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Amazon strikes deal to accept Visa credit cards

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Amazon will continue to accept Visa credit cards after striking an international agreement with the payments group.

The world’s largest retailer had threatened to stop accepting UK-issued Visa cards in a dispute over Visa’s fees to process payments. That ban, due to come into effect last month, was suspended as the two companies sought a solution. Amazon customers in Singapore and Australia had to pay a surcharge to buy goods with Visa; this too will be dropped.

A spokesman for Amazon said: “We’ve recently reached a global agreement with Visa that allows all customers to continue using their Visa credit cards in our stores. Amazon remains committed to offering customers a payment experience that is convenient and offers choice. ”

Visa said that it was pleased to have finalized a global agreement with the retailer. A spokesman added: “This agreement includes the acceptance of Visa at all Amazon stores and sites today, as well as a joint commitment to collaboration on new product and technology initiatives to ensure innovative payment experiences for our customers in the future.”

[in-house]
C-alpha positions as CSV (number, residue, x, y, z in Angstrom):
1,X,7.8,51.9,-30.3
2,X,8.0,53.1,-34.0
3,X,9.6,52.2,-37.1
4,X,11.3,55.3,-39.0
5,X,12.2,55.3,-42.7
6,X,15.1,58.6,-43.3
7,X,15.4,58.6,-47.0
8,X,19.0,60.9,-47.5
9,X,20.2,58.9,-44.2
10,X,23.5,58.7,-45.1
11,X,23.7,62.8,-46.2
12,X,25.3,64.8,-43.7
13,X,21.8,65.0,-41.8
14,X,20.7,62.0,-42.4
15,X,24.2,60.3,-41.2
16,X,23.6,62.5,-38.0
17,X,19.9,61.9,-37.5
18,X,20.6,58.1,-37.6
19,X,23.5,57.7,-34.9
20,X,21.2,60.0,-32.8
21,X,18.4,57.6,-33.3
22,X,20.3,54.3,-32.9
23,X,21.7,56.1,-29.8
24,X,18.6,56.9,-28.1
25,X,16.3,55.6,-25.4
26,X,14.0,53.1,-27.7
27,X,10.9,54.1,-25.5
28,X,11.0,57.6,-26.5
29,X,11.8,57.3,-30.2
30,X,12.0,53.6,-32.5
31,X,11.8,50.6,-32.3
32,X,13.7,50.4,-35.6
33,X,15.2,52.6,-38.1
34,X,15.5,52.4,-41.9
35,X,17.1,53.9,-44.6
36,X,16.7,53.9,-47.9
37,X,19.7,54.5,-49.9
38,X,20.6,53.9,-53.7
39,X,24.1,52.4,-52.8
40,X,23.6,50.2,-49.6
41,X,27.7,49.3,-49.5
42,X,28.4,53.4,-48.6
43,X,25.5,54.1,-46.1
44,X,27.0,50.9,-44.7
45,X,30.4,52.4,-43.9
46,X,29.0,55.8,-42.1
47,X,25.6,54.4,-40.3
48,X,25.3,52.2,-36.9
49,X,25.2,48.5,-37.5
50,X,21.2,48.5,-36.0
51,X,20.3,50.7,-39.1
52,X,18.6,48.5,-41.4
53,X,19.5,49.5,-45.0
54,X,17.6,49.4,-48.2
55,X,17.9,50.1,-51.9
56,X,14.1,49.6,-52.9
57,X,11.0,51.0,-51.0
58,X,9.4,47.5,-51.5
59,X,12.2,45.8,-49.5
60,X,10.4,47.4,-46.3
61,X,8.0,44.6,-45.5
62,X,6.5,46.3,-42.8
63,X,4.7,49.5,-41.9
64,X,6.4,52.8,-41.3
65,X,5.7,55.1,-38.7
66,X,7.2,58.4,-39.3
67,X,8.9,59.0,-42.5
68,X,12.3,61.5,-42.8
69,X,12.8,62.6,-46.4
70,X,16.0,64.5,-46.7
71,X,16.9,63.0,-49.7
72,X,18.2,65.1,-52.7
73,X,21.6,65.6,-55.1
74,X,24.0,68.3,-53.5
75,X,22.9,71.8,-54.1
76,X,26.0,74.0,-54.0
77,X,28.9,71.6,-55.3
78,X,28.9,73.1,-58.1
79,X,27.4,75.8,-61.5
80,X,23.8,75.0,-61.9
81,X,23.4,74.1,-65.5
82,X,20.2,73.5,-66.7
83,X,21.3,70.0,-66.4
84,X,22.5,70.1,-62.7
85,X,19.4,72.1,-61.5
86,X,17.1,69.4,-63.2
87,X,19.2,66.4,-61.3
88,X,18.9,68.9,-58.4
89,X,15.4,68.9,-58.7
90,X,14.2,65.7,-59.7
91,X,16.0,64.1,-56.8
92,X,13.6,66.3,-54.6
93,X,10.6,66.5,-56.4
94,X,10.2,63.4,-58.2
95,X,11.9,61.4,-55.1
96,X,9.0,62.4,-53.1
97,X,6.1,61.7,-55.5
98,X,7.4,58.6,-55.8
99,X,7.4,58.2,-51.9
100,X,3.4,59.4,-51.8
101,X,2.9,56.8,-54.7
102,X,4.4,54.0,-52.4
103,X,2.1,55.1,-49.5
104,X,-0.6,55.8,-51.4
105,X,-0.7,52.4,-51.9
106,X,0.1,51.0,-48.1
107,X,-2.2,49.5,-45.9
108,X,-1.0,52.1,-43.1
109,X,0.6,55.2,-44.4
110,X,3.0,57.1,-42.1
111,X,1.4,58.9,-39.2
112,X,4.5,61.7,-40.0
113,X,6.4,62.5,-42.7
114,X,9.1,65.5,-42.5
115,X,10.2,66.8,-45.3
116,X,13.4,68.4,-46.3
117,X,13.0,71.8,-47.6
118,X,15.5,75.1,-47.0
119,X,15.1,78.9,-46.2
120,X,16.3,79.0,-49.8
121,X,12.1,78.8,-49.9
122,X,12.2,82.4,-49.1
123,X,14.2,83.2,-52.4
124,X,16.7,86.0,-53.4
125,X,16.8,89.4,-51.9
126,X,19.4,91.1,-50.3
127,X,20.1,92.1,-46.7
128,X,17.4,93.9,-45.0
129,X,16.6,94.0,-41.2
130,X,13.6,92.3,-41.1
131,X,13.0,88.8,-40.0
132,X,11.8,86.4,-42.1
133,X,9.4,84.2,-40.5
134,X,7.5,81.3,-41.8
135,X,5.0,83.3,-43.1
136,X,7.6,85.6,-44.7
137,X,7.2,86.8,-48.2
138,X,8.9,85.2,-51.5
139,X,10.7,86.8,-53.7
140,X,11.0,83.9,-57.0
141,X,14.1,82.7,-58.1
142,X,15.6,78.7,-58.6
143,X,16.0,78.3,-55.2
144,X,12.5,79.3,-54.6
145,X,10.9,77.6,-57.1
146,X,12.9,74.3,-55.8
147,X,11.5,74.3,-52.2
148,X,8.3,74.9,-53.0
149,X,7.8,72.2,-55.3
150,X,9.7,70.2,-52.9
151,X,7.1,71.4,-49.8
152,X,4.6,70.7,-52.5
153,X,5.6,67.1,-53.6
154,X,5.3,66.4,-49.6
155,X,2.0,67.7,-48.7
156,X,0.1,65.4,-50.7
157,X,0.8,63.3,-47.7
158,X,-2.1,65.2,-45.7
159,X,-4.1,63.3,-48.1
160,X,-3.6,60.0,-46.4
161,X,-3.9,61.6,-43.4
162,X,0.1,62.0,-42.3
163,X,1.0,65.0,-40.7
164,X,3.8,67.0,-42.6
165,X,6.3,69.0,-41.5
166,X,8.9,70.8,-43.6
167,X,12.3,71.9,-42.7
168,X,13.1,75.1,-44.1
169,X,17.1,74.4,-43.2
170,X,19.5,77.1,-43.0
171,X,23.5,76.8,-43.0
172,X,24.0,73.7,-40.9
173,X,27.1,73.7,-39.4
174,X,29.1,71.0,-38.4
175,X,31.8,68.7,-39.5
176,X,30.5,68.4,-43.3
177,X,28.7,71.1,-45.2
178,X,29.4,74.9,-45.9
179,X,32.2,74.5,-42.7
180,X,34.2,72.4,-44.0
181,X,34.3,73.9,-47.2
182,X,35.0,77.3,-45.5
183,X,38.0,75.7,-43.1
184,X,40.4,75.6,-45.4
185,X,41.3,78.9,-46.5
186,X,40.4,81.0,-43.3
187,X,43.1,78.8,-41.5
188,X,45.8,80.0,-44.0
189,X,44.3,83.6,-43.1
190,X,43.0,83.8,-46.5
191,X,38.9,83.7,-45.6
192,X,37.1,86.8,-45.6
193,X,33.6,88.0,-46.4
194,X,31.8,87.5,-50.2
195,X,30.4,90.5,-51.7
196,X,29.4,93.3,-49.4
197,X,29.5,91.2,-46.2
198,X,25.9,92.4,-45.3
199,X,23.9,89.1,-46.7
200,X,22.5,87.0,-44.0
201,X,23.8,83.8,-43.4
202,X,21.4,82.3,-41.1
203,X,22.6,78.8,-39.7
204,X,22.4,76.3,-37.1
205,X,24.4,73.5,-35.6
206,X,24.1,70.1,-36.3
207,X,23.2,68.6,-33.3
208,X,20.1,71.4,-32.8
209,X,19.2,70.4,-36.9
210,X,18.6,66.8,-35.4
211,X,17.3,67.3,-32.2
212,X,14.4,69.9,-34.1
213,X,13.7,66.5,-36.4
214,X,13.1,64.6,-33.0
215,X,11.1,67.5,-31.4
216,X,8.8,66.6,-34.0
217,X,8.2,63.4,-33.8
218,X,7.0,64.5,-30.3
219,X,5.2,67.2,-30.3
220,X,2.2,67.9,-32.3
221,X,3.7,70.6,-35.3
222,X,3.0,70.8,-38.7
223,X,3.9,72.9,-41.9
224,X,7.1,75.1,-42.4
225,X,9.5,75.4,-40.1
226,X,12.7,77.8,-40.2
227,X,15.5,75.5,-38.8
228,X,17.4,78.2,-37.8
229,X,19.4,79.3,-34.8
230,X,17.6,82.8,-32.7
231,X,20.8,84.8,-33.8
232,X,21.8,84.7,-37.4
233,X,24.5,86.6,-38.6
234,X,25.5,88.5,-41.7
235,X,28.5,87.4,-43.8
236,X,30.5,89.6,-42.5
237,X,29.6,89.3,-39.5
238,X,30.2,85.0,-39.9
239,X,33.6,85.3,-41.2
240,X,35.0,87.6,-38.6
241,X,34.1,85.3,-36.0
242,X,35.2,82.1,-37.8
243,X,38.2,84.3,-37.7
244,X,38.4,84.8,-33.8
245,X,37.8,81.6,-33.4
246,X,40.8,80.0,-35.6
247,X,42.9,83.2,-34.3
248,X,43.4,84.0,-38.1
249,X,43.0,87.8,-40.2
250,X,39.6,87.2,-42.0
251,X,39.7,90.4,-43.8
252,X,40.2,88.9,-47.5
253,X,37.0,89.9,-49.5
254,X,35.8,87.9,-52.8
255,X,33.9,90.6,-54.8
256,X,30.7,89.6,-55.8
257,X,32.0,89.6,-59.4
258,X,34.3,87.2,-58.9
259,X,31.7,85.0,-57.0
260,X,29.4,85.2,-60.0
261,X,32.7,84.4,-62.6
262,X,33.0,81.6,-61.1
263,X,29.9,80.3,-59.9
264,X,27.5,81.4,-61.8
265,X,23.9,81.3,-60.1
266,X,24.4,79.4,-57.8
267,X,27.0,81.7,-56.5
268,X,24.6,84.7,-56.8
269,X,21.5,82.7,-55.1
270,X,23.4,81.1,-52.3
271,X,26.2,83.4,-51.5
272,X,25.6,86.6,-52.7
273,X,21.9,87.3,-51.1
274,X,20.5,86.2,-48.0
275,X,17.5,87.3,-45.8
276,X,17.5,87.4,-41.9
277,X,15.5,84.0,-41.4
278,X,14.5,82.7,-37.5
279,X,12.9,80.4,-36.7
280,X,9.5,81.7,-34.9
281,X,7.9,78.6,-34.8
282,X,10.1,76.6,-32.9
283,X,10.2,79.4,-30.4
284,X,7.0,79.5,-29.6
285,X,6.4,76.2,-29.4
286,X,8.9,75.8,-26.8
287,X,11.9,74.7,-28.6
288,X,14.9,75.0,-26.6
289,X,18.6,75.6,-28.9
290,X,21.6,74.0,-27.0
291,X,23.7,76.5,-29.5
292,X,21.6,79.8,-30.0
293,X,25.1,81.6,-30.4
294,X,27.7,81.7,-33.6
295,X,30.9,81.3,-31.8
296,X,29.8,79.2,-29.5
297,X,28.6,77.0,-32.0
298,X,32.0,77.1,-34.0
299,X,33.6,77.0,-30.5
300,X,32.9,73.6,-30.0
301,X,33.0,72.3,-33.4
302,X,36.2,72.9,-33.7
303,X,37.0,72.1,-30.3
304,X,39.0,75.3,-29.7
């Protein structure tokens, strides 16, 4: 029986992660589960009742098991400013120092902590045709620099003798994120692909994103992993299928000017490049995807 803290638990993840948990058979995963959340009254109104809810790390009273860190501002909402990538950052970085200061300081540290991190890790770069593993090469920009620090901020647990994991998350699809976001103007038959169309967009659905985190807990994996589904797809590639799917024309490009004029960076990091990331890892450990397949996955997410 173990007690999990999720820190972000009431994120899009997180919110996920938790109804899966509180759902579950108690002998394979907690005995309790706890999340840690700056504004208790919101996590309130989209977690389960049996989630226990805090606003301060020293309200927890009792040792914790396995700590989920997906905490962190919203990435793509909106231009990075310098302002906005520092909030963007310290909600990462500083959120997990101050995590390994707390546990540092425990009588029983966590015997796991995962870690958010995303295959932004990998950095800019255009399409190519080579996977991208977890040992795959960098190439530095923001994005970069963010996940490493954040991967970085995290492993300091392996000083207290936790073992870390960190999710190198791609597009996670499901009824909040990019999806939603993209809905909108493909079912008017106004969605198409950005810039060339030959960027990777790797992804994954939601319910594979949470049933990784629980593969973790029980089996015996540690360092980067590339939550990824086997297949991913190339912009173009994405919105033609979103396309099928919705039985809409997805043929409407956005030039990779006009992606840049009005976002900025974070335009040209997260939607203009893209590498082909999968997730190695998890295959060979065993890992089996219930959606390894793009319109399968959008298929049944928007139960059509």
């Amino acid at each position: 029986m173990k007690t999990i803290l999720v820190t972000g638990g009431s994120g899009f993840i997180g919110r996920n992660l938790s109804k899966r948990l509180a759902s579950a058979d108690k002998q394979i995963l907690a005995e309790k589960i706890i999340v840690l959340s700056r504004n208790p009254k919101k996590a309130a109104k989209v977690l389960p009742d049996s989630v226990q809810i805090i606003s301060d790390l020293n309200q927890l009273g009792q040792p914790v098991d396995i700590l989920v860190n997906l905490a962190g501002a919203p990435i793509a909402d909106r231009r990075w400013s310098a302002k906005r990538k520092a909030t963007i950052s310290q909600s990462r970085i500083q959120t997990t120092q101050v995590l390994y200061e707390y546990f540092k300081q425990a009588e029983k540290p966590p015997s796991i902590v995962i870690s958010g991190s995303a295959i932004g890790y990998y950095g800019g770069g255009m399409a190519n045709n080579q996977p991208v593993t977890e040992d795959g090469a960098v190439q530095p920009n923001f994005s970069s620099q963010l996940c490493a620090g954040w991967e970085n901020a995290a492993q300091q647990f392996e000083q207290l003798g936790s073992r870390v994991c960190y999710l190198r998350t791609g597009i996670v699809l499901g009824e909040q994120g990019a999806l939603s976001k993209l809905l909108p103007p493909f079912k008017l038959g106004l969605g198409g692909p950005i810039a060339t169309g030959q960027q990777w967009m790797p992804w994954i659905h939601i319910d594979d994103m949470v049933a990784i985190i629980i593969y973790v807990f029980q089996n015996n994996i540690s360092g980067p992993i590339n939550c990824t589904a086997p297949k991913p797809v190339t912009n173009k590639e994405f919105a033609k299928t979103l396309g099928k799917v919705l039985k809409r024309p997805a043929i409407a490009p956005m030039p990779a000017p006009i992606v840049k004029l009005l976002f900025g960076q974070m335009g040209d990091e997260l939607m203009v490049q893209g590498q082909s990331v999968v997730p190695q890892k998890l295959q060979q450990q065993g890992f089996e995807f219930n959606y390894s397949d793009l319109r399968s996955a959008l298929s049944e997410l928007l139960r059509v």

Amazon was founded by Jeff Bezos in 1994 and its range of interests include groceries, internet advertising and streaming. Through its web services division, the $ 1.6 trillion business is also the largest cloud computing company. It has more than 70,000 staff in the UK.

Visa, which traces its roots to 1958, has about 2.5 billion cards in use around the world. It has a market value of $ 480 billion.

Last autumn Visa increased its fees on payments between the UK and European Union – charging 1.5 per cent of transaction value for credit card payments made online or over the phone, and 1.15 per cent for debit card payments.

In 2015 the EU capped interchange fees for all transactions between member states. The UK’s departure from the trading bloc meant that the limit no longer applied to payments between Britain and the EU.

In November, Amazon announced plans to ban UK-issued Visa cards. It apologized to customers at the time, acknowledging that the move “may be inconvenient” for a significant number of users. Visa accused the e-commerce giant of “restricting choice”.

In January, Amazon reversed its decision while the companies attempted to resolve the dispute.


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